A major study published in The Gerontologist has shown that pressure ulcer prevention measures are lacking in high risk patients. A research group based in the Department of Epidemiology and Preventive Medicine at the University of Maryland School of Medicine studied elderly patients with hip fractures, following them across care settings that included hospitals, rehabilitation facilities, and nursing homes and found inadequate use of pressure-redistributing support surfaces (PRSS) across the board. These findings point to the urgent need to improve pressure ulcer prevention for patients at high risk.
Risk for pressure ulceration is determined by clinical assessment and applying a risk-factor measurement tool. Clinical assessment includes performing a history and physical examination, and making a determination based on medical and physiological factors whether a patient is at risk for developing a pressure ulcer. Considerations may include recent surgery in combination with other factors such as anemia, lung disease, and cardiac dysfunction. The most commonly used risk-factor assessment tool is the Braden Scale, which takes into consideration sensory perception, moisture, activity, mobility, nutrition, friction and shear.
Clinical practice guidelines recommend pressure redistribution surfaces in patients at risk for developing pressure ulcers. Appropriate use of a pressure reduction device has been identified as a quality indicator in healthcare settings. There are several types of surfaces available, and these are classified as powered and non-powered devices. Surfaces can also be divided into mattress overlays applied between the mattress and the patient, and mattress replacements which take the place of a standard hospital mattress. Non-powered devices include foam or air-filled mattress overlays, while powered devices can be either overlays or mattress replacements. The most common powered mattress overlay is the alternating pressure air-mattress, or APAM, and the most common mattress replacement system is the low air loss (LAL) device. Grouped together, these devices are called pressure-redistributing support surfaces (PRSS).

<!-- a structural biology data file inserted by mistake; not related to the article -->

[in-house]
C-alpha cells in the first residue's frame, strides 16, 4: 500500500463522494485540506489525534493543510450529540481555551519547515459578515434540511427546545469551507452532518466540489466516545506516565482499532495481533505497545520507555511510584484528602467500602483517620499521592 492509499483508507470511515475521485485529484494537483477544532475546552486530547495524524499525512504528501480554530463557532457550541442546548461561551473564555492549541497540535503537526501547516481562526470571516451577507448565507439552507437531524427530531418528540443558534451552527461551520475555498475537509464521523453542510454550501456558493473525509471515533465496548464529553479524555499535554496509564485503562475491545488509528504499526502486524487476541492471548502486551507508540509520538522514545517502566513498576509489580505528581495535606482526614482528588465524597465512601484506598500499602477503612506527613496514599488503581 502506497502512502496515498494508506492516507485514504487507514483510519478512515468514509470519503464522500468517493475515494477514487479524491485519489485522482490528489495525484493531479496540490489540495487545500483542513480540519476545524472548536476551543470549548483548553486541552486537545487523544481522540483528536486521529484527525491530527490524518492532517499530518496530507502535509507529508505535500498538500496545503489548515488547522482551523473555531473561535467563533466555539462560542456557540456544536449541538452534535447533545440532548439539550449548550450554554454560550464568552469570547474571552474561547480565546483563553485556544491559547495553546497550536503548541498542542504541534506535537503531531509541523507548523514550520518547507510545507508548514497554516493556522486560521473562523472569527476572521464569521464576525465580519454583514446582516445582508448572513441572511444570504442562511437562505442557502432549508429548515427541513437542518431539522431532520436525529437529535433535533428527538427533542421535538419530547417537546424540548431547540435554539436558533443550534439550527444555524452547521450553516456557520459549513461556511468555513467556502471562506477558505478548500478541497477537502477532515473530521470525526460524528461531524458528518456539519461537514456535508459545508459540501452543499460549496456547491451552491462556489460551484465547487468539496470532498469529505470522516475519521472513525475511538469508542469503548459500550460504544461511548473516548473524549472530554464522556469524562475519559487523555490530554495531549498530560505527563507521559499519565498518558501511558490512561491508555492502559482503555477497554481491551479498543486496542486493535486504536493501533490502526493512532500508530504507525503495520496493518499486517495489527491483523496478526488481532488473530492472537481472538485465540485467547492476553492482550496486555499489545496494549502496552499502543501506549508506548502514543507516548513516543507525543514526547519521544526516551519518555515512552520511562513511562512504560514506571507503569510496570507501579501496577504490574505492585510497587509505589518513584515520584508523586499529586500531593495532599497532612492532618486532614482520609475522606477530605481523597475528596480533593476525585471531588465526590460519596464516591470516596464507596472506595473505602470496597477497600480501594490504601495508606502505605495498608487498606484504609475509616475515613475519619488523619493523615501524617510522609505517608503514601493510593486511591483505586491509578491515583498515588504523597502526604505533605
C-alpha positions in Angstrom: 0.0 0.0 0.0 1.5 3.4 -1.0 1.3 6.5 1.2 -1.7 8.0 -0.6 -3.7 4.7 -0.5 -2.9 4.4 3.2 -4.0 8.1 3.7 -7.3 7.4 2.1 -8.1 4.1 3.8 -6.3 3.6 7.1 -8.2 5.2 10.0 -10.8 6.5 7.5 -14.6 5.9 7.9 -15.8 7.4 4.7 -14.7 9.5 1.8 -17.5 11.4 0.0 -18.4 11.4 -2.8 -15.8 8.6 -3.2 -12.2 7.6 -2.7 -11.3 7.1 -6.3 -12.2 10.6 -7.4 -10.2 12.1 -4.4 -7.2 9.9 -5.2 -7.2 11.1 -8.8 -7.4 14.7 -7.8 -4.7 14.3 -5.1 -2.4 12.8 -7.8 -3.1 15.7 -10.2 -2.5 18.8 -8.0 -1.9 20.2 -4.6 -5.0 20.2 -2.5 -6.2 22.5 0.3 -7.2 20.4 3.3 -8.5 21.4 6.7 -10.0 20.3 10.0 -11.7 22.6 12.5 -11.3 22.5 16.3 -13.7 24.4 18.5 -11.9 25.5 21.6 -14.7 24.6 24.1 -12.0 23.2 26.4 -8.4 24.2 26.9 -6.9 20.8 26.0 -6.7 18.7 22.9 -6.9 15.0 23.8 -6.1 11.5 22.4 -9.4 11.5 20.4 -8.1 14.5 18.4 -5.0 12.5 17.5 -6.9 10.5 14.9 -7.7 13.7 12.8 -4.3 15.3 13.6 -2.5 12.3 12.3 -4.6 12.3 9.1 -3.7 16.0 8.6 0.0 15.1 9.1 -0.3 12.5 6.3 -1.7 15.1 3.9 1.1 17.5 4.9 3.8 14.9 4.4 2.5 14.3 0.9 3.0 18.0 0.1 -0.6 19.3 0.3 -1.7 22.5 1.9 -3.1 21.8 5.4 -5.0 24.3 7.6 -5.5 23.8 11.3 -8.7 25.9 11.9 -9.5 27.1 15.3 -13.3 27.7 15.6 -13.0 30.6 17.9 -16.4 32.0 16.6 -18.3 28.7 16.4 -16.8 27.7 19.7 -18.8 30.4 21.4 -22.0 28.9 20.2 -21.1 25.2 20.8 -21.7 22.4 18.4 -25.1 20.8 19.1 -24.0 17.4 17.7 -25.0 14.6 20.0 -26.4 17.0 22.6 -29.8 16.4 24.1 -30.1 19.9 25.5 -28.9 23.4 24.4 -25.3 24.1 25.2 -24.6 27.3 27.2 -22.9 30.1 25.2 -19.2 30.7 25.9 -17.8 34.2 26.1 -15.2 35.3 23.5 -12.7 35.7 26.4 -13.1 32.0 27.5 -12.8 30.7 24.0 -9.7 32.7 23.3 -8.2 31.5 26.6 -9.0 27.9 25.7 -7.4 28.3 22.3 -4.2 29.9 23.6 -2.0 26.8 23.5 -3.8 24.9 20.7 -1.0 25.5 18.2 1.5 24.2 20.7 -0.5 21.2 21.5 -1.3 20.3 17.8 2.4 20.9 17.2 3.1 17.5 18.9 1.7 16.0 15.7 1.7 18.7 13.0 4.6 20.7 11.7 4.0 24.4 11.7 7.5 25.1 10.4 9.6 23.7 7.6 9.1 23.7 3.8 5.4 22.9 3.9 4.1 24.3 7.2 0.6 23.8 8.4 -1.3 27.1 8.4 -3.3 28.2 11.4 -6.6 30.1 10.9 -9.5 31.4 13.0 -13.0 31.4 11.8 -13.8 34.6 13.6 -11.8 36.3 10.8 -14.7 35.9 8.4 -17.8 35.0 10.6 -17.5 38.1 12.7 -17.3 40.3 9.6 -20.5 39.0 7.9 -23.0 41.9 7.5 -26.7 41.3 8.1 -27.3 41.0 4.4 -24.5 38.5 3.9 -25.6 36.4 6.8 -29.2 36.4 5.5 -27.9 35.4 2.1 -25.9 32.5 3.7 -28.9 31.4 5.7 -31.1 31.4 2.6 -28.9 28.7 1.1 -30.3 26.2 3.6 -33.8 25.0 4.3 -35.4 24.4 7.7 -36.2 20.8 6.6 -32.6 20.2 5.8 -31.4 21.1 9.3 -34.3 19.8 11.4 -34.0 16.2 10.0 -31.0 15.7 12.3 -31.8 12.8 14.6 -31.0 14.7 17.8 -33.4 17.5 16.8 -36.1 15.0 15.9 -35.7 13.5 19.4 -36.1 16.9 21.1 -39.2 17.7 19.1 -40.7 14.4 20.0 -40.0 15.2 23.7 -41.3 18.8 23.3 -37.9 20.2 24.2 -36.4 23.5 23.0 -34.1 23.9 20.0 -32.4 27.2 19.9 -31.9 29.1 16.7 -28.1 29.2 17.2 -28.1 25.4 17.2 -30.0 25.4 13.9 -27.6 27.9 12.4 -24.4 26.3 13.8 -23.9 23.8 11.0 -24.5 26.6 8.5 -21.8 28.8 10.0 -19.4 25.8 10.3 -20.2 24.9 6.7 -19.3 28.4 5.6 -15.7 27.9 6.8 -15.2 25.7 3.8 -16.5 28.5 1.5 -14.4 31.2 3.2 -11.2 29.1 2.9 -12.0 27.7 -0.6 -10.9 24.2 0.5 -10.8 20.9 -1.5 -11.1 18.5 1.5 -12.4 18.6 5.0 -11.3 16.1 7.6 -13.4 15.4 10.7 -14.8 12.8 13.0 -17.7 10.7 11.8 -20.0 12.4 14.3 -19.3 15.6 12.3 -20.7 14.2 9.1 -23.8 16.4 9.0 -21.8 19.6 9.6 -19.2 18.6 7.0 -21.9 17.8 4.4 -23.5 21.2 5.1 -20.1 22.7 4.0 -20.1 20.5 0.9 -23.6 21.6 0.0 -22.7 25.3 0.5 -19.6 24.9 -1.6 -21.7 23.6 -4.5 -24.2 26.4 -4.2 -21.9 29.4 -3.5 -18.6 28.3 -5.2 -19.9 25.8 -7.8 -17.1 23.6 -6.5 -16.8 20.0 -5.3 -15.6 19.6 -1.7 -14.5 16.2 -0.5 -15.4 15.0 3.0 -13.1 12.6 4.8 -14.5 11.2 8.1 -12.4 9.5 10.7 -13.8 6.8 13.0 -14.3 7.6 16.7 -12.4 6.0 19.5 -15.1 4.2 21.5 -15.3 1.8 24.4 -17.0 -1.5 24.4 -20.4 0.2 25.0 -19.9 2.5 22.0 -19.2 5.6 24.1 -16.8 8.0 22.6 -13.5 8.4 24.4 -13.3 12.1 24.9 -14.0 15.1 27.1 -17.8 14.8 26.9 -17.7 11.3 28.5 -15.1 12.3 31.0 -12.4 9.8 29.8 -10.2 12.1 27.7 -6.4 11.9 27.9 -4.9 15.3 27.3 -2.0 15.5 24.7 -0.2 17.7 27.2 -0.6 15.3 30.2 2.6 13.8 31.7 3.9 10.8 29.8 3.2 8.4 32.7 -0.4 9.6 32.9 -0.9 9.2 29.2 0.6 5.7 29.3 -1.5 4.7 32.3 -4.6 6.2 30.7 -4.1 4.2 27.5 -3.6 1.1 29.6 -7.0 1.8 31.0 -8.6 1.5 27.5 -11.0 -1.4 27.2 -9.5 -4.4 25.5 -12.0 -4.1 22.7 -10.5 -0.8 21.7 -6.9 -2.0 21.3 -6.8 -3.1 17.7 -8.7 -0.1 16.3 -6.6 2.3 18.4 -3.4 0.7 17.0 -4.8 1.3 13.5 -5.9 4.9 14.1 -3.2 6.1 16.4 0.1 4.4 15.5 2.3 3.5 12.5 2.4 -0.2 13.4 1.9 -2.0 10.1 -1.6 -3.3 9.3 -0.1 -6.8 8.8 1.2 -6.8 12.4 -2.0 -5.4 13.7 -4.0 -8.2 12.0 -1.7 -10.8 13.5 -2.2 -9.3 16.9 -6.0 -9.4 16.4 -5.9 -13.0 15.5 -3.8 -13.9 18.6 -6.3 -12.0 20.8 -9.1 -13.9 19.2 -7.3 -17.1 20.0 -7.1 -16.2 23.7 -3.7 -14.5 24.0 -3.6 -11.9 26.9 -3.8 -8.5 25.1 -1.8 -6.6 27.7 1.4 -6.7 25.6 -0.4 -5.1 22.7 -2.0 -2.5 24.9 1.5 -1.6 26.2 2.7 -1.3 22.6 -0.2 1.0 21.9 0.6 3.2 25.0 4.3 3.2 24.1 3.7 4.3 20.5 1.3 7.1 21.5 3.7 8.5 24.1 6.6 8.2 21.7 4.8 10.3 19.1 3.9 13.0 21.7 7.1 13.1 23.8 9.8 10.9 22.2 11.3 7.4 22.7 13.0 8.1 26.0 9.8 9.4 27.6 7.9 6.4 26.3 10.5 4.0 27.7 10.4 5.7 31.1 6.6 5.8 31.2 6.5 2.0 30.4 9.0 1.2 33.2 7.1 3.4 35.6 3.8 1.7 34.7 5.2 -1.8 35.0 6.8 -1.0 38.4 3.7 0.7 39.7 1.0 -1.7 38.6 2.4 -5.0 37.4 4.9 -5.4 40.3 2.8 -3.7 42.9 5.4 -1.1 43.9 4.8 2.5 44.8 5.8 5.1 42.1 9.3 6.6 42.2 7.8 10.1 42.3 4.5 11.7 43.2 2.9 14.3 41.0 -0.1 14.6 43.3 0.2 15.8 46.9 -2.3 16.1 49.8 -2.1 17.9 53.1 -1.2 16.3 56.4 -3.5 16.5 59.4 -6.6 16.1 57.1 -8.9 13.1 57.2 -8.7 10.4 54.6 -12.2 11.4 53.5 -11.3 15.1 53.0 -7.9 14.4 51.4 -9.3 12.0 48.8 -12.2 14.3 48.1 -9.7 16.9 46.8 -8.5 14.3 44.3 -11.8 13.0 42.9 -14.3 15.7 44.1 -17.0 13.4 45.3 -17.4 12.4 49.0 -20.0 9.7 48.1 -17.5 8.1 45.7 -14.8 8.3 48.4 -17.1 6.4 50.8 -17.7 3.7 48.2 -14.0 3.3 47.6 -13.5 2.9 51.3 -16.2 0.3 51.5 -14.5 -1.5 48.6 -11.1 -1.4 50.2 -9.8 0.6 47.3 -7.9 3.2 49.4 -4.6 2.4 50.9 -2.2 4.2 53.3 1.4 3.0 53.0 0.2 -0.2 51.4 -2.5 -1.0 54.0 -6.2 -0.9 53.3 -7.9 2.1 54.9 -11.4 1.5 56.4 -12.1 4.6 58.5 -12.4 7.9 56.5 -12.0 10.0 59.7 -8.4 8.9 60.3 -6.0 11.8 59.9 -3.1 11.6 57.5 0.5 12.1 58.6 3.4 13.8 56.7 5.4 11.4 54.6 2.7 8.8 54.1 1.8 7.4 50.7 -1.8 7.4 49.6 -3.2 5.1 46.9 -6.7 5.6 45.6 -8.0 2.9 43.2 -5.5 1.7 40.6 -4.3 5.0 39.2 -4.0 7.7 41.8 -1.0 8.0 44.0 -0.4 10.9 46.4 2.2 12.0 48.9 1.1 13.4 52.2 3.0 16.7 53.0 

This study determined that pressure ulcer risk factors had little impact on the use of PRSS. Even when the Braden Scale determined the patient to be at high risk, pressure reduction surfaces were not adequately utilized. These surprising findings applied across care settings including hospitals, rehabilitation, and skilled nursing facilities. Even when patients were readmitted to the hospital with medical complications, the use of pressure redistribution surfaces was lacking.
Authors of this study postulate that health care providers may lack sufficient knowledge regarding recommended methods of pressure ulcer prevention. They also mention “supply-sensitive variation in care,” which may mean that facilities had neither the money nor the inventory of devices to meet the needs of the patients. Whatever the reason, there is an urgent need to improve pressure ulcer prevention measures in all health care settings. This effort will require staff education and reassessment of the entire system of care to prevent this costly and debilitating disease.
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Primary reference for this post was The Gerontologist, 50 (2), pp 253-262, 2010.
See related post: Optimizing a Hospital System to Prevent Pressure Ulcers
For NPUAP standards on pressure ulcer prevention surfaces click here.
For more information on the Braden Scale click here.